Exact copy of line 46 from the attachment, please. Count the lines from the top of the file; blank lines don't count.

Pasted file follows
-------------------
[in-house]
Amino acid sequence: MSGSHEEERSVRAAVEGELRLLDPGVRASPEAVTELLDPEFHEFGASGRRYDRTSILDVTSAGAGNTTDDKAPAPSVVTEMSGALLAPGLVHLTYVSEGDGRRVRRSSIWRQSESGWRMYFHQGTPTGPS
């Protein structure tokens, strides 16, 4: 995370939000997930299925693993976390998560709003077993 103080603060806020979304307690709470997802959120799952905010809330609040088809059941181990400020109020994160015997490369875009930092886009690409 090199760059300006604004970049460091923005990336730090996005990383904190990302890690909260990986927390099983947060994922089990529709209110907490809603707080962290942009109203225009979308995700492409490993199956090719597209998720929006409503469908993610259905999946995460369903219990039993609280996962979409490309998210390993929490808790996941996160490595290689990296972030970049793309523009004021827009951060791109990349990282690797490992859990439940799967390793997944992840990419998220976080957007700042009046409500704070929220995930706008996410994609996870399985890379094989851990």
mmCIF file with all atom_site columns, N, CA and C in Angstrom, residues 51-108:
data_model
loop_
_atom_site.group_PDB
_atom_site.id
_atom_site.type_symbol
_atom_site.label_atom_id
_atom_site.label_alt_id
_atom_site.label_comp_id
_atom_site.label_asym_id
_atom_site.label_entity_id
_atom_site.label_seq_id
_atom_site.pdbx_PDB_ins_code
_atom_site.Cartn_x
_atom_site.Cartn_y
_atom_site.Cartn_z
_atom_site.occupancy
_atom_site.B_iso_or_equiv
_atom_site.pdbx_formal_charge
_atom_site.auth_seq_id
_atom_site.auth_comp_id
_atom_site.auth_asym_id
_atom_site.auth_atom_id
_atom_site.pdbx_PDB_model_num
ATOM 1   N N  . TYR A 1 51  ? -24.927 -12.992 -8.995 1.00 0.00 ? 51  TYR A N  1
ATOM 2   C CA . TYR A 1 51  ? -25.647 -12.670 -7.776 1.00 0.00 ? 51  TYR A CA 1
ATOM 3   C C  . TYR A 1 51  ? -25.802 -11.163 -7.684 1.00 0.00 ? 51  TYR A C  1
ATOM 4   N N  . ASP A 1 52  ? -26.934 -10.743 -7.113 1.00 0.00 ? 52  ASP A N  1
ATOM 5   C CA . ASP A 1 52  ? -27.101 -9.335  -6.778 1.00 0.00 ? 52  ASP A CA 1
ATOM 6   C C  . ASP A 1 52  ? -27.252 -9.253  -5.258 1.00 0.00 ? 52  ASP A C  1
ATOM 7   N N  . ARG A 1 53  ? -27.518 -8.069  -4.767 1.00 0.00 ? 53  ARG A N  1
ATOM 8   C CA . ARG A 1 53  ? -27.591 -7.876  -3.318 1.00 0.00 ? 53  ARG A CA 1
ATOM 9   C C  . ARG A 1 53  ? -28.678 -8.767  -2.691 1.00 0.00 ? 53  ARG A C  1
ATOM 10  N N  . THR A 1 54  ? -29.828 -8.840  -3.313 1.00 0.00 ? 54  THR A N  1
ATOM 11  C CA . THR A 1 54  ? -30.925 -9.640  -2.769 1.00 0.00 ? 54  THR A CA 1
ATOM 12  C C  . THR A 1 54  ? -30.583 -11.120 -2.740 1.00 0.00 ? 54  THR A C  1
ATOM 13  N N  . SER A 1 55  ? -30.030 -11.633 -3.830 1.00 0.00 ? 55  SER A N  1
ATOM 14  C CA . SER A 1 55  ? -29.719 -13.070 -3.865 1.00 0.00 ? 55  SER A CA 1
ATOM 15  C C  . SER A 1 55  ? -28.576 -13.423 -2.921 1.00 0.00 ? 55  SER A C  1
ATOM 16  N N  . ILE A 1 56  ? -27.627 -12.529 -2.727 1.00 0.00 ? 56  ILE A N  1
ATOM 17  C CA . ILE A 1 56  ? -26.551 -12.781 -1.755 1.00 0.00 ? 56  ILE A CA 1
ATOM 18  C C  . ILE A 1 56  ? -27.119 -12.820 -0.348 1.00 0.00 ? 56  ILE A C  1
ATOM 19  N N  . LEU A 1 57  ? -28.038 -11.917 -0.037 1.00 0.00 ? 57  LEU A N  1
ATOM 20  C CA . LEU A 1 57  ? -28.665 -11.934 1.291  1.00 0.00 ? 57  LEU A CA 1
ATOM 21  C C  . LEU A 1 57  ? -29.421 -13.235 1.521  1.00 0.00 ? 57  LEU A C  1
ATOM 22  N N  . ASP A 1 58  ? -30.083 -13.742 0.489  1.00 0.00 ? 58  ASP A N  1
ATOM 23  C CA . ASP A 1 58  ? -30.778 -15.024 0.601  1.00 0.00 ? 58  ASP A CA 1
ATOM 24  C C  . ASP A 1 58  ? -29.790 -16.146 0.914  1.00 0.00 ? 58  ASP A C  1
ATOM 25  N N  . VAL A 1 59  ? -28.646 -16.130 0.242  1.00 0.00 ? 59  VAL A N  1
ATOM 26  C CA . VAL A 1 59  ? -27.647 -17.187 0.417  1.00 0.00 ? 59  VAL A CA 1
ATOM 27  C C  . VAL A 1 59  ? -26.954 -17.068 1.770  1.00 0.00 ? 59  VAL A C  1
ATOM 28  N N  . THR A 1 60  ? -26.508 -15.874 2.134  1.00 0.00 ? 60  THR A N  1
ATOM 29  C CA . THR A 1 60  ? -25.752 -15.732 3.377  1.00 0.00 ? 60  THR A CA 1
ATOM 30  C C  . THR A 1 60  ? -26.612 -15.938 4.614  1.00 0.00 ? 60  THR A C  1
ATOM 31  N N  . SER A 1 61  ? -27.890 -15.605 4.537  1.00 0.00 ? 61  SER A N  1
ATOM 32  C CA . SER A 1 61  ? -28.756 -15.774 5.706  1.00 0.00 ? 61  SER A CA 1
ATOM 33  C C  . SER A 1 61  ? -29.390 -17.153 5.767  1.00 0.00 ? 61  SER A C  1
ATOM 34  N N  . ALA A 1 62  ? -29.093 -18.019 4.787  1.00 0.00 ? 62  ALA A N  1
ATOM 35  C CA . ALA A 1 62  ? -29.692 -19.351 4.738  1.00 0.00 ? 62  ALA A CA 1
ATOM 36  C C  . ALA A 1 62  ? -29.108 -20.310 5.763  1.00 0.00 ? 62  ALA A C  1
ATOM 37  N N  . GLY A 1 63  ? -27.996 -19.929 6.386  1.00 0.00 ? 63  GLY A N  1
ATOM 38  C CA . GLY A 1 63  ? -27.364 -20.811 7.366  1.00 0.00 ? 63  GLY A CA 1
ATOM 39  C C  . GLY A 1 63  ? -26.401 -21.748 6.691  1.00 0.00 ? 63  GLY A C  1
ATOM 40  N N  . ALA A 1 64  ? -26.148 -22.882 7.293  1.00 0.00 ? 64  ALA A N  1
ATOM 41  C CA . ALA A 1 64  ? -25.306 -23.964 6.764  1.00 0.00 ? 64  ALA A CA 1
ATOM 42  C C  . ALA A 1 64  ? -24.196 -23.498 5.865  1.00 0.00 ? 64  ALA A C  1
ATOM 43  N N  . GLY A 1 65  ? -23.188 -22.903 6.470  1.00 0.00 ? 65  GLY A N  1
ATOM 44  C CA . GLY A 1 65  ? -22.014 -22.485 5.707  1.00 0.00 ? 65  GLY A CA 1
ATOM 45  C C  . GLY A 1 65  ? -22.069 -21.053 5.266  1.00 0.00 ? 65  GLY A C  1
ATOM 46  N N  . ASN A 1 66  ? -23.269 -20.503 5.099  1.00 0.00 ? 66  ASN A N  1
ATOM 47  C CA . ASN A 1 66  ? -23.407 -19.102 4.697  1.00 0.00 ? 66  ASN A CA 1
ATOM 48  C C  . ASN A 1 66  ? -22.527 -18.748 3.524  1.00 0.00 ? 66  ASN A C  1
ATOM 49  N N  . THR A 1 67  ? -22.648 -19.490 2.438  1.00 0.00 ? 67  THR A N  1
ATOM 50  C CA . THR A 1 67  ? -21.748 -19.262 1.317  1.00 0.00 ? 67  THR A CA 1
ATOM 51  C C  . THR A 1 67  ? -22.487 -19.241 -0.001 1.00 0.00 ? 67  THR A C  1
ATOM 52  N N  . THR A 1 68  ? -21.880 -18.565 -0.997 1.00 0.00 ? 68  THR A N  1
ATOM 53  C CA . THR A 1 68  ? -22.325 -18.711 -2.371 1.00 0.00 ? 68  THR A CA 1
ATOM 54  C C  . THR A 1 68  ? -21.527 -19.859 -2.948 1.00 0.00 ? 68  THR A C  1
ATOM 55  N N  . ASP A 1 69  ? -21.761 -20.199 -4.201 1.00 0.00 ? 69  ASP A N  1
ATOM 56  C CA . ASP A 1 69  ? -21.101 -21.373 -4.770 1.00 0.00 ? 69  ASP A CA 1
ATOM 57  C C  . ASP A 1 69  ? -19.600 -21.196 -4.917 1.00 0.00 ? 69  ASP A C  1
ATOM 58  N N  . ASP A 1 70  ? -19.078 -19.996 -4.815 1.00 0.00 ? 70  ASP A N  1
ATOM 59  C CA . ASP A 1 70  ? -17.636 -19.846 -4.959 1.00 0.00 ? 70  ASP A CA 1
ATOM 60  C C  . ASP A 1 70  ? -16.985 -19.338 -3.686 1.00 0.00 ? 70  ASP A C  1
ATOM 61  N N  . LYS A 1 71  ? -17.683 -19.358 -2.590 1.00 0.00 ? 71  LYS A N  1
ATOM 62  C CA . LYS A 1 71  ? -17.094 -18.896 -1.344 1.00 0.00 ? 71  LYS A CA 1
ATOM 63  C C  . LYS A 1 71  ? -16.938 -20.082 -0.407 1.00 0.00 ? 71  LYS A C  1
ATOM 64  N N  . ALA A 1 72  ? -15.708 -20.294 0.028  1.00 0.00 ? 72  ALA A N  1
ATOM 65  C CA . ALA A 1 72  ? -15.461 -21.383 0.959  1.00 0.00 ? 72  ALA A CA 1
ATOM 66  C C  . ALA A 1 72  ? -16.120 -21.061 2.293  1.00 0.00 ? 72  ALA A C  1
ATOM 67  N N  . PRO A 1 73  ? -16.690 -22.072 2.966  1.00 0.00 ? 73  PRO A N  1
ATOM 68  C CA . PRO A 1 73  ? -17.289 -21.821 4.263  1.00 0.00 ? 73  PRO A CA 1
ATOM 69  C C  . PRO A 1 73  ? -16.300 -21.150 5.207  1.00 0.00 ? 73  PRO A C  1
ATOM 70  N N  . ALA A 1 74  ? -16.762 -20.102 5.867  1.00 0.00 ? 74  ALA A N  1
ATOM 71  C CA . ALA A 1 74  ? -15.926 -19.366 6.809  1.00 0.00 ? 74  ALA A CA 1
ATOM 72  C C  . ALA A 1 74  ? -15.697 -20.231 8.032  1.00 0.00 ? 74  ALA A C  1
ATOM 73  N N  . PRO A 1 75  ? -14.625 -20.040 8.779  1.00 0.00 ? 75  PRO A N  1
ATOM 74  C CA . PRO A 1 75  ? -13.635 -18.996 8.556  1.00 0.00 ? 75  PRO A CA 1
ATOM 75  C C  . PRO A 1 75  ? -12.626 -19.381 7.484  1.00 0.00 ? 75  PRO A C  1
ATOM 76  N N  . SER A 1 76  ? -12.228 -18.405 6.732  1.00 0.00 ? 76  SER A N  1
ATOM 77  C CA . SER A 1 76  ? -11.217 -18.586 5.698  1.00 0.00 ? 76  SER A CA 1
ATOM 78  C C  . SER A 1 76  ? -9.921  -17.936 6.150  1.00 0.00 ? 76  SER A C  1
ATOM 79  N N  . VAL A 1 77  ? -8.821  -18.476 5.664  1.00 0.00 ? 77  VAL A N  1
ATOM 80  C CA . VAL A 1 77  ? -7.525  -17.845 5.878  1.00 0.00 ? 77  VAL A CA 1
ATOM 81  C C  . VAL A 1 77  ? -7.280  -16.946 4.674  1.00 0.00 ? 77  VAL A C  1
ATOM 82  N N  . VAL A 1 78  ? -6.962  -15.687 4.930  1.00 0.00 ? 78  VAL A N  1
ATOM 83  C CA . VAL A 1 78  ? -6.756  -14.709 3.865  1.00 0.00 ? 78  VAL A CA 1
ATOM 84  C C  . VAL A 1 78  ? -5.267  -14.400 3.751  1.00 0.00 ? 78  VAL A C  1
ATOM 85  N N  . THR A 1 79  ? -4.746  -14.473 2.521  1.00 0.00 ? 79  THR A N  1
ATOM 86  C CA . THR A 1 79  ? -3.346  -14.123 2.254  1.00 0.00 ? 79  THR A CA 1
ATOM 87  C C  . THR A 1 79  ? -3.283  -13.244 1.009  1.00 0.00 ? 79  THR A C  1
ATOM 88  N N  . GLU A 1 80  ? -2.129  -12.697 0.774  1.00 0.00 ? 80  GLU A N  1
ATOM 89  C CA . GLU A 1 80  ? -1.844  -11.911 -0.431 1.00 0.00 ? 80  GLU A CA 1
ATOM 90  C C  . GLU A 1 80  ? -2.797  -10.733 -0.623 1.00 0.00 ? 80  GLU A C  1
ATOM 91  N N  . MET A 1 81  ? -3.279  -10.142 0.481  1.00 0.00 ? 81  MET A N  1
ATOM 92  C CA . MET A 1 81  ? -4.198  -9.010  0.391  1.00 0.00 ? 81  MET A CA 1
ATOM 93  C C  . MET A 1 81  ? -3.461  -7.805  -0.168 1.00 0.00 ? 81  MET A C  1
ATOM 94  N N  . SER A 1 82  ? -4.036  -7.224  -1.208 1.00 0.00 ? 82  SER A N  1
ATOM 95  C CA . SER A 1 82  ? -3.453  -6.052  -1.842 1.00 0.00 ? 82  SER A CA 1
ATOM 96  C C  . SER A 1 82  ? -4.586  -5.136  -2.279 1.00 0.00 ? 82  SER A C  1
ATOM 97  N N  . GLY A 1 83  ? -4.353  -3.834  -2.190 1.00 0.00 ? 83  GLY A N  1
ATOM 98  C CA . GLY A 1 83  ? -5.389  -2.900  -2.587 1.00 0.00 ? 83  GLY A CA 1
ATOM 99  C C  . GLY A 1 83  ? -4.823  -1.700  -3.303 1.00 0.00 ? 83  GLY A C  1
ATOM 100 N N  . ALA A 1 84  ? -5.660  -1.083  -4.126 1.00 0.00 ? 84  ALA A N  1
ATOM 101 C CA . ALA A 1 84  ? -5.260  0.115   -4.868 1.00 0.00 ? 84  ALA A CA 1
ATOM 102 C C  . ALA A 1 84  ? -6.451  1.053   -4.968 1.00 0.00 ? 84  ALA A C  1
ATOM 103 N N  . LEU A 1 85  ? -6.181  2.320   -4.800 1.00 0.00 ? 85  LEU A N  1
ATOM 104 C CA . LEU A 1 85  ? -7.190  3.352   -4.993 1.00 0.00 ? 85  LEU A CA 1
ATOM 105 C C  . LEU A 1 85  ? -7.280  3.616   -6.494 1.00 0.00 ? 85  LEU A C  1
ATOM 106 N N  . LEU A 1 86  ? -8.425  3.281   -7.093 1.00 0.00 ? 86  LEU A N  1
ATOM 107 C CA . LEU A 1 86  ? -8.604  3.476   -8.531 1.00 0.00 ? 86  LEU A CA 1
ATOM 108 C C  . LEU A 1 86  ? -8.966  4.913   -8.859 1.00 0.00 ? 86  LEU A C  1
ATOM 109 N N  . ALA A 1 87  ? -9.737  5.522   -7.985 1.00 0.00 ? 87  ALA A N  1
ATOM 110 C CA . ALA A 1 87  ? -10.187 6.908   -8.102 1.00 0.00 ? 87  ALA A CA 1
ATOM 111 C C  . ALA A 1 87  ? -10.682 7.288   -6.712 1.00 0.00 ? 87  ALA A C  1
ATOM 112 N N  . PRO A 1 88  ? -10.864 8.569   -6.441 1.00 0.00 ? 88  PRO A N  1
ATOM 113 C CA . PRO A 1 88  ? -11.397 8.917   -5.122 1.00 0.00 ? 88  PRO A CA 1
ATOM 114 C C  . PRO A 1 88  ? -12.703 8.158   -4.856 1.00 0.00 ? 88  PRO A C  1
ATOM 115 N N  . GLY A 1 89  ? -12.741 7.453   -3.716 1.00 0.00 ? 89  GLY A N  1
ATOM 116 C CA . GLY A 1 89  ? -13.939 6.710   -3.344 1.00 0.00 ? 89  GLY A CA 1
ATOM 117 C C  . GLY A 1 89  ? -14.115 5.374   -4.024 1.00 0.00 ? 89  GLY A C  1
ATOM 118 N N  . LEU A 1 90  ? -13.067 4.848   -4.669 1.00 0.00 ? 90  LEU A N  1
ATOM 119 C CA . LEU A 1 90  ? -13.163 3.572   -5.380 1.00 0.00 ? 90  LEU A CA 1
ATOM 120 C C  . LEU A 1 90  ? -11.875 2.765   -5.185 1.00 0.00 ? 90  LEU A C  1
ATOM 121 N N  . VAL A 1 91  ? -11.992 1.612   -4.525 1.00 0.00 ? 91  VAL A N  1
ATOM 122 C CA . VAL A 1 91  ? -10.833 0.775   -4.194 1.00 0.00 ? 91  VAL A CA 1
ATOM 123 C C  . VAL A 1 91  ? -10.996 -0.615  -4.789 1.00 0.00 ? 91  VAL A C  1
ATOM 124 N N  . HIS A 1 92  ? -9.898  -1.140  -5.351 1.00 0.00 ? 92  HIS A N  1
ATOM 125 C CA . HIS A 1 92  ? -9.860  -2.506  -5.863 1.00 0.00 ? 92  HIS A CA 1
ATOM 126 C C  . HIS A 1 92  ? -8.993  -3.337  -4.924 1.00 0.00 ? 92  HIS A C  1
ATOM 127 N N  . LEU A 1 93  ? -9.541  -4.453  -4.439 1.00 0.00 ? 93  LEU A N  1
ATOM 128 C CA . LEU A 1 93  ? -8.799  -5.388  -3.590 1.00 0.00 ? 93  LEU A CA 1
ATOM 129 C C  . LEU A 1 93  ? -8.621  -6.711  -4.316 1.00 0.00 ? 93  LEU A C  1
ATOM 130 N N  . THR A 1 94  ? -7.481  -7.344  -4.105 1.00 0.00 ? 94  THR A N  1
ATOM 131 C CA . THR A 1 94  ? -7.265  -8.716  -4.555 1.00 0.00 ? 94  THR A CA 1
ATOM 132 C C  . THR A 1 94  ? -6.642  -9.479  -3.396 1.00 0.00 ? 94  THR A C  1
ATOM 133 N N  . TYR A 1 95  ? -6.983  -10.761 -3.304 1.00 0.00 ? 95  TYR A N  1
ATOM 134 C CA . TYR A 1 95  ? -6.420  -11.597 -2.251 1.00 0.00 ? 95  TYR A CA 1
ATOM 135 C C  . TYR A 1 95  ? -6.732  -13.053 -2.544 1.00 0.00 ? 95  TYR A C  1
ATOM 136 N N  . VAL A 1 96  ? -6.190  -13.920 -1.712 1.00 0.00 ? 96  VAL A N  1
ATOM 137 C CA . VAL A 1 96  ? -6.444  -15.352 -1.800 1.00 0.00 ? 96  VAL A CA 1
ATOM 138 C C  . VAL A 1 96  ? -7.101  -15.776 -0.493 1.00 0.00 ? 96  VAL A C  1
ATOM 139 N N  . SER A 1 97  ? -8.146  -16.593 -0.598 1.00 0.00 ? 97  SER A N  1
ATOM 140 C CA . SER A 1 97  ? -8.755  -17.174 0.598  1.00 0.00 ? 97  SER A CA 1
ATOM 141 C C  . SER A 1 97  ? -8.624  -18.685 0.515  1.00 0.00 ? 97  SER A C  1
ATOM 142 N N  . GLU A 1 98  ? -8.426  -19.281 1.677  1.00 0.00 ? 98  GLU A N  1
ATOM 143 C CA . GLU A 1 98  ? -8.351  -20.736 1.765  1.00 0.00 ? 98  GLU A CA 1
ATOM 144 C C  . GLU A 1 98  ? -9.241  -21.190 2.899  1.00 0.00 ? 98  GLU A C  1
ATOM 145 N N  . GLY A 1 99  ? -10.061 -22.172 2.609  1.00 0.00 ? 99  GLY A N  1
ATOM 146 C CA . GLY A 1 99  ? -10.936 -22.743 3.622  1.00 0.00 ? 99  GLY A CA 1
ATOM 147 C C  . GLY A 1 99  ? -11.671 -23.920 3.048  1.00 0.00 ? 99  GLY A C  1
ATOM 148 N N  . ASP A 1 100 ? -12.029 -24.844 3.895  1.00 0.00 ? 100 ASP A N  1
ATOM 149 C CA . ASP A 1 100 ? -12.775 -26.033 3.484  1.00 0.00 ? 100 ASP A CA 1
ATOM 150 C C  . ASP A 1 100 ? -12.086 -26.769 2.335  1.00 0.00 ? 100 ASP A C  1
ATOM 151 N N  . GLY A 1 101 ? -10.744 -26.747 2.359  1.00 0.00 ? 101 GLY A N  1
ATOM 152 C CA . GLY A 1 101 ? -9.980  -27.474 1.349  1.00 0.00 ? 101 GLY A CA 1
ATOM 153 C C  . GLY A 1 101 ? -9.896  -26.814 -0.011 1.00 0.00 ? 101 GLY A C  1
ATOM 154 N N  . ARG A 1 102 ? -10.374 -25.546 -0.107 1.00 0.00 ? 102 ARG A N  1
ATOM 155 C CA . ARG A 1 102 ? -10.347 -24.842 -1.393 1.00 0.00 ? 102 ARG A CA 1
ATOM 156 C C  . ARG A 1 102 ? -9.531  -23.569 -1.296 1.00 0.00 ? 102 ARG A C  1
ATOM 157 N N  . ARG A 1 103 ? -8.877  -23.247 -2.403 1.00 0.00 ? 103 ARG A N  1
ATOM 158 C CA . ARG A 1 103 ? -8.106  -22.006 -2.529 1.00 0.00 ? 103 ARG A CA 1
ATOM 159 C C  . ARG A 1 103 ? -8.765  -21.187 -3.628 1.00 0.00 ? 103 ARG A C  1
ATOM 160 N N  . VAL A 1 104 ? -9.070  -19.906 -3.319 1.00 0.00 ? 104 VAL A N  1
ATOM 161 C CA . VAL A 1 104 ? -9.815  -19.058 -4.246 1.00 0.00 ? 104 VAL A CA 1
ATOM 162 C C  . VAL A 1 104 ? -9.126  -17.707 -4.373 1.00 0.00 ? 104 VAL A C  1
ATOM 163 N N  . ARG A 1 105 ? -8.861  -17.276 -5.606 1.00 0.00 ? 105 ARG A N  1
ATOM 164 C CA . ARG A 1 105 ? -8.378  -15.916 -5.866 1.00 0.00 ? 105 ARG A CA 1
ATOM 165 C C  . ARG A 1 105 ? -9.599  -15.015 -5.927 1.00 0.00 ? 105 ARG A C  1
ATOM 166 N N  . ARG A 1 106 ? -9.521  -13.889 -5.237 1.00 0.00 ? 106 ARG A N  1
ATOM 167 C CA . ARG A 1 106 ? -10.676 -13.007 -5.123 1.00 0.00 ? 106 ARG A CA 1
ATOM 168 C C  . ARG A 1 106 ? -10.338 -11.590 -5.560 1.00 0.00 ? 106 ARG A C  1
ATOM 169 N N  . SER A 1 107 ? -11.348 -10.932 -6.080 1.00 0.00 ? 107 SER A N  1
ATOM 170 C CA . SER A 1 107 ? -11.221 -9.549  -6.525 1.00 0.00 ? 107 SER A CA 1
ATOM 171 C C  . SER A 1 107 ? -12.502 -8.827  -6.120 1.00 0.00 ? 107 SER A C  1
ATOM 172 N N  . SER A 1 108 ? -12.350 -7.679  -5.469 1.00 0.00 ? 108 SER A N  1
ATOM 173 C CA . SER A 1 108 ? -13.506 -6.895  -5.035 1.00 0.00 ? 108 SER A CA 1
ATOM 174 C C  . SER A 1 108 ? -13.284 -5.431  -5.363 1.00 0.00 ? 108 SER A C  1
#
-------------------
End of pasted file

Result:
ATOM 19  N N  . LEU A 1 57  ? -28.038 -11.917 -0.037 1.00 0.00 ? 57  LEU A N  1